Understanding the motivations for an employee’s departure can provide insights to reduce future turnover and improve employee satisfaction.
2. What Did the Employee Find Most Satisfying About Their Role?
Asking about the aspects of the role that the employee found most satisfying provides valuable information about the strengths of the position and the company.
This information can be used to highlight these positives when recruiting new candidates and to recognize and maintain these aspects within the company culture and management style.
3. What Did the Employee Find Least Satisfying About Their Role?
This question offers an opportunity for constructive feedback, helping the organization to understand potential shortcomings or areas of frustration.
It may reveal systemic issues or individual challenges that can be addressed to improve the work experience for current and future employees.
4. Did the Job Duties Align With the Employee’s Expectations?
Ensuring that the job description accurately reflects the role’s responsibilities is crucial.
This question can highlight discrepancies between expectations set during the hiring process and the reality of the job, helping to improve future job descriptions, onboarding processes, and overall employee satisfaction.
5. What Suggestions Does the Employee Have for Improving the Company?
This open-ended question encourages departing employees to provide ideas and suggestions that the management team might not have considered. It promotes a culture of continuous improvement and demonstrates that the company values its employees’ opinions, even as they are exiting the organization.
The insights gleaned from this question can lead to valuable organizational changes.
How to Write
Follow the below step-by-step to fill out an exit interview form:
Step 1 – Date
Enter the date of the interview.
Step 2 – Employee Information
Include the below information:
- Employee name, title, and department
- Supervisor name and title
- Last day worked (if different from the date of interview)
- Total time of service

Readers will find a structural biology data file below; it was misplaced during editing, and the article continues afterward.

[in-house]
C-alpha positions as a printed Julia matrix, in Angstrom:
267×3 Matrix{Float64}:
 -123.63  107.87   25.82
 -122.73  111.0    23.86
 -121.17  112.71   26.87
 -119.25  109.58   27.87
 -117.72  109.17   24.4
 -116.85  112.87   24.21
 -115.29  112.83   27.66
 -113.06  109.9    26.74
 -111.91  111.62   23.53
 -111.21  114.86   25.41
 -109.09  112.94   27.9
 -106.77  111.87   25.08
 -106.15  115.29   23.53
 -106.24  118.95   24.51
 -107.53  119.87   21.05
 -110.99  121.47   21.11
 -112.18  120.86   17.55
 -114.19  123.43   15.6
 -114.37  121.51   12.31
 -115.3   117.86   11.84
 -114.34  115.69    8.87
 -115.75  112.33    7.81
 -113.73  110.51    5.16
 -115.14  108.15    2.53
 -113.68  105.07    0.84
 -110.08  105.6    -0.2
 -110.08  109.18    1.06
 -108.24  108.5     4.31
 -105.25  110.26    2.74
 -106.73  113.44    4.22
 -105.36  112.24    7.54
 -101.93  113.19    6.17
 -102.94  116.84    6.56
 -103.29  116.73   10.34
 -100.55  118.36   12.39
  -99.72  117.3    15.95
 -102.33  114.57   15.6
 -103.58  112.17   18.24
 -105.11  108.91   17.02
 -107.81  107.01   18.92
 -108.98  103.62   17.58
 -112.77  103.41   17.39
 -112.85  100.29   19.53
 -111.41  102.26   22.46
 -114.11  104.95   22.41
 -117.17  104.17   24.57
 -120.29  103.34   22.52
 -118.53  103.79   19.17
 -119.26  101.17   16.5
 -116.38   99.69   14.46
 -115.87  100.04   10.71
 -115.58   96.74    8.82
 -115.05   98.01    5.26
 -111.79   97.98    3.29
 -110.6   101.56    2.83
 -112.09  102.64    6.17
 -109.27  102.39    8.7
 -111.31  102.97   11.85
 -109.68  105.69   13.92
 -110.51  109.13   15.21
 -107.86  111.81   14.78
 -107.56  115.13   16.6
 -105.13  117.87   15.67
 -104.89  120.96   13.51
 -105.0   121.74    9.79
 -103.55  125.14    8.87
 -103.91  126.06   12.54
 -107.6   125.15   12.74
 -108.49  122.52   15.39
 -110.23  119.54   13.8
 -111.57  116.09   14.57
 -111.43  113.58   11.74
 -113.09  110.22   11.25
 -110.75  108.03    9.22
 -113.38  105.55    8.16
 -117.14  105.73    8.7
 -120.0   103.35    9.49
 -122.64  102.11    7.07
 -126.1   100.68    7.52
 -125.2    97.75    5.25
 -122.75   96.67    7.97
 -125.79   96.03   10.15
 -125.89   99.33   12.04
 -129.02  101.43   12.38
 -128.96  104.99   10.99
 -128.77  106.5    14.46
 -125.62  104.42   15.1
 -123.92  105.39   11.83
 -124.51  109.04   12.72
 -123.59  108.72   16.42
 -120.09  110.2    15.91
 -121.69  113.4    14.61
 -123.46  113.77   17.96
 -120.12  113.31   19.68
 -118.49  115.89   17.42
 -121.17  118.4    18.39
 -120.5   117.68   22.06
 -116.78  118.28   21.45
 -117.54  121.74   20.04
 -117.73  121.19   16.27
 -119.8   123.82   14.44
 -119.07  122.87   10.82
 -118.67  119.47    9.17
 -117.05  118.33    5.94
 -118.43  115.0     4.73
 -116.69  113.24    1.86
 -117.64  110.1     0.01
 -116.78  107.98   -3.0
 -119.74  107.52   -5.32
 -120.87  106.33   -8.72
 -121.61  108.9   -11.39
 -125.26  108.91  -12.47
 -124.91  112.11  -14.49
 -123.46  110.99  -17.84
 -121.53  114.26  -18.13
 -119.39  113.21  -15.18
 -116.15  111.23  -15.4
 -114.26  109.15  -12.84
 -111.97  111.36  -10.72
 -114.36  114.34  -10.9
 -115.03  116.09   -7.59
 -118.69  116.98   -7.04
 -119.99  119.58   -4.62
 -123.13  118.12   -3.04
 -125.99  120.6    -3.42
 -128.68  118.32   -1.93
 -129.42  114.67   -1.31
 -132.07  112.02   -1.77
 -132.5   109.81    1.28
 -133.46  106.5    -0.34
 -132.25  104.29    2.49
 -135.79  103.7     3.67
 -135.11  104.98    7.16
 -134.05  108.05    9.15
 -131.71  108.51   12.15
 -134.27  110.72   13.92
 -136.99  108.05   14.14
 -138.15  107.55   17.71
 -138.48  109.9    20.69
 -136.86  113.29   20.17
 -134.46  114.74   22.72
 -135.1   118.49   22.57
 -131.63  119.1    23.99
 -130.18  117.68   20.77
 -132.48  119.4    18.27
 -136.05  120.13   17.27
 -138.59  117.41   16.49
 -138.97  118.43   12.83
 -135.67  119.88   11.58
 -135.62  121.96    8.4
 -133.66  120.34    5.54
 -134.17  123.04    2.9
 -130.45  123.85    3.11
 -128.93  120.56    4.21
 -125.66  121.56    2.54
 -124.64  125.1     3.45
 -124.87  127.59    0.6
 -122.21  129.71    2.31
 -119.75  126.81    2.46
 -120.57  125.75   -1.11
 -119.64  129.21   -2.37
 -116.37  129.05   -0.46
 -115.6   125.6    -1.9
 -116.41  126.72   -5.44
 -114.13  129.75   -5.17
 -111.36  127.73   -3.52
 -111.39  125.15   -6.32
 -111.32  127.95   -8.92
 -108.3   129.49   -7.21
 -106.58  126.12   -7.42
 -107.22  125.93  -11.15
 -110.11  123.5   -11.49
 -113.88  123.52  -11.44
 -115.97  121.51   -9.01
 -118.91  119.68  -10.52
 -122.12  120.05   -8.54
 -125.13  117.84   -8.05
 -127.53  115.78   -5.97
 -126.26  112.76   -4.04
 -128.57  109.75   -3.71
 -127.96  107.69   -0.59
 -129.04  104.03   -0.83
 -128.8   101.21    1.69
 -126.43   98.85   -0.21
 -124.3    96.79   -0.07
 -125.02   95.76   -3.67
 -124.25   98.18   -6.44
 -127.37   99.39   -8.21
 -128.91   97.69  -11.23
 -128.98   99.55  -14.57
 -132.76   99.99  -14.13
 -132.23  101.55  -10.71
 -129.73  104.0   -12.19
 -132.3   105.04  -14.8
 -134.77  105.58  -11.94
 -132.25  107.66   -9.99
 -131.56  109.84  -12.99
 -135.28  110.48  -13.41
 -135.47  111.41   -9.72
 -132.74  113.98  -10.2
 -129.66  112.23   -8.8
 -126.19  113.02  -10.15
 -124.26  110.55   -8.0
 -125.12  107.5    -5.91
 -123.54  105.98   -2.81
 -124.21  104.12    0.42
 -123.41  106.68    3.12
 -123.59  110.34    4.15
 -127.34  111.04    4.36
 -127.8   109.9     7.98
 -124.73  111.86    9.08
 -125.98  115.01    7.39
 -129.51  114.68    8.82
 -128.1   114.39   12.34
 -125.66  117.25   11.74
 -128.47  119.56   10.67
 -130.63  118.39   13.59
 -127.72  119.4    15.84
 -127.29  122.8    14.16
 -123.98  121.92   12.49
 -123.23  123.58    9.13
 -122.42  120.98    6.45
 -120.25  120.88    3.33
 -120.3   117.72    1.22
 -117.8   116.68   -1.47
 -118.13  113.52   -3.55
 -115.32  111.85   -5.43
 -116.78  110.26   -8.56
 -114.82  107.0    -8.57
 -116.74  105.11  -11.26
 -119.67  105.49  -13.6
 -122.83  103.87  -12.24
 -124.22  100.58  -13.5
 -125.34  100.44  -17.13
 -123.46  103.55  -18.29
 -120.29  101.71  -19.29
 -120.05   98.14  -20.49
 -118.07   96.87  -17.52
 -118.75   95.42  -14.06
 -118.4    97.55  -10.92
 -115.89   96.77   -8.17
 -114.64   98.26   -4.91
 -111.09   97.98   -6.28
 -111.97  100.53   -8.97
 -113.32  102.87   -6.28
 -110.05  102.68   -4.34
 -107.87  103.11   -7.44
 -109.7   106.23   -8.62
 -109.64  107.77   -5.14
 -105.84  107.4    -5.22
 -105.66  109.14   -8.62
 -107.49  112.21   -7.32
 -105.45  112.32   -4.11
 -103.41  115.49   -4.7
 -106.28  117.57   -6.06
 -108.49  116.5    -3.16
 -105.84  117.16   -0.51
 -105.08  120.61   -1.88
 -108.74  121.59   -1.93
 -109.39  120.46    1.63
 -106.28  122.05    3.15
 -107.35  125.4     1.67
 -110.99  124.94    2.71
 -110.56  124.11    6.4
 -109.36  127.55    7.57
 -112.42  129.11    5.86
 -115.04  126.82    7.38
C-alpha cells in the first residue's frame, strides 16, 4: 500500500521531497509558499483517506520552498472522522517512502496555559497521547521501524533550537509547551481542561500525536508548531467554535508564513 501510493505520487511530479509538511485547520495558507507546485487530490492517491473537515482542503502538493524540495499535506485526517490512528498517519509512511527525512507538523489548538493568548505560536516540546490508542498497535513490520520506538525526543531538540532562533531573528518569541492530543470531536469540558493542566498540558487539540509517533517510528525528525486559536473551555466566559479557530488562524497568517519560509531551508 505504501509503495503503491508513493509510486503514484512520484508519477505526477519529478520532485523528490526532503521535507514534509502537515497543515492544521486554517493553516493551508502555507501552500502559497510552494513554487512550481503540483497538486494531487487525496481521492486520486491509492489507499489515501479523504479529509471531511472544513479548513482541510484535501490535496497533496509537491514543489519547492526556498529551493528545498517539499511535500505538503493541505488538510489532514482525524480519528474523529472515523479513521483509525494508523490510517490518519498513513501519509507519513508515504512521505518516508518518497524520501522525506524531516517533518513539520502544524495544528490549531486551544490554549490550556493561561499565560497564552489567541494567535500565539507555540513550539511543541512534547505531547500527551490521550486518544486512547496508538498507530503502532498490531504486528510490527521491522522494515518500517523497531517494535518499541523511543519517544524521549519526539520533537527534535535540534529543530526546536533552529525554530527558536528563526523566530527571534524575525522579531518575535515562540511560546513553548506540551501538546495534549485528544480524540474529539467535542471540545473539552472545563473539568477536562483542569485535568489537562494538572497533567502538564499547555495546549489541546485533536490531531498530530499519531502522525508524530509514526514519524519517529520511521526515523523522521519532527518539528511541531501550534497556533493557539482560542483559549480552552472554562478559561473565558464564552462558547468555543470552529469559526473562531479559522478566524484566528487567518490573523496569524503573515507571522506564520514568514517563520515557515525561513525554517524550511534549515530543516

Step 3 – Reason for Leaving
This is a checkbox and has checkboxes below, including:
- Took another position
- Home/family needs
- Travel requirements
- Lack of training
- Lack of opportunities
- Return to Study
- Dissatisfaction with the type of work
- Dissatisfaction with salary/benefits
- Dissatisfaction with working conditions
The interviewer can make additional notes alongside these pre-printed options if desired.
This checkbox has options below:
- Poor performance
- Inappropriate conduct
- Violation of company policy
If the exit interview is being conducted for a layoff, the interview should stop here.
Employees who have decided to retire can tick this box.
If the reason for separation is not provided, the interviewer can note it here. Or the employee might say, “Choose not to state.”
Step 4 – Employee Feedback
This section is the main section of the exit interview. This is where the employee may explain why they are leaving the company and offer suggestions for improvement. Write down the questions that are asked and the answers given.
Step 5 – Employee Signature
The employee should sign and date the document. If they want a copy, they should have the option to have one made.
Step 6 – HR/Supervisor Signature
The interviewer should sign and date at the time of the interview. The employee should receive assurances that nothing in the interview will be used against them unless allegations of criminal behavior are involved.
Step 7 – Equipment Return Checklist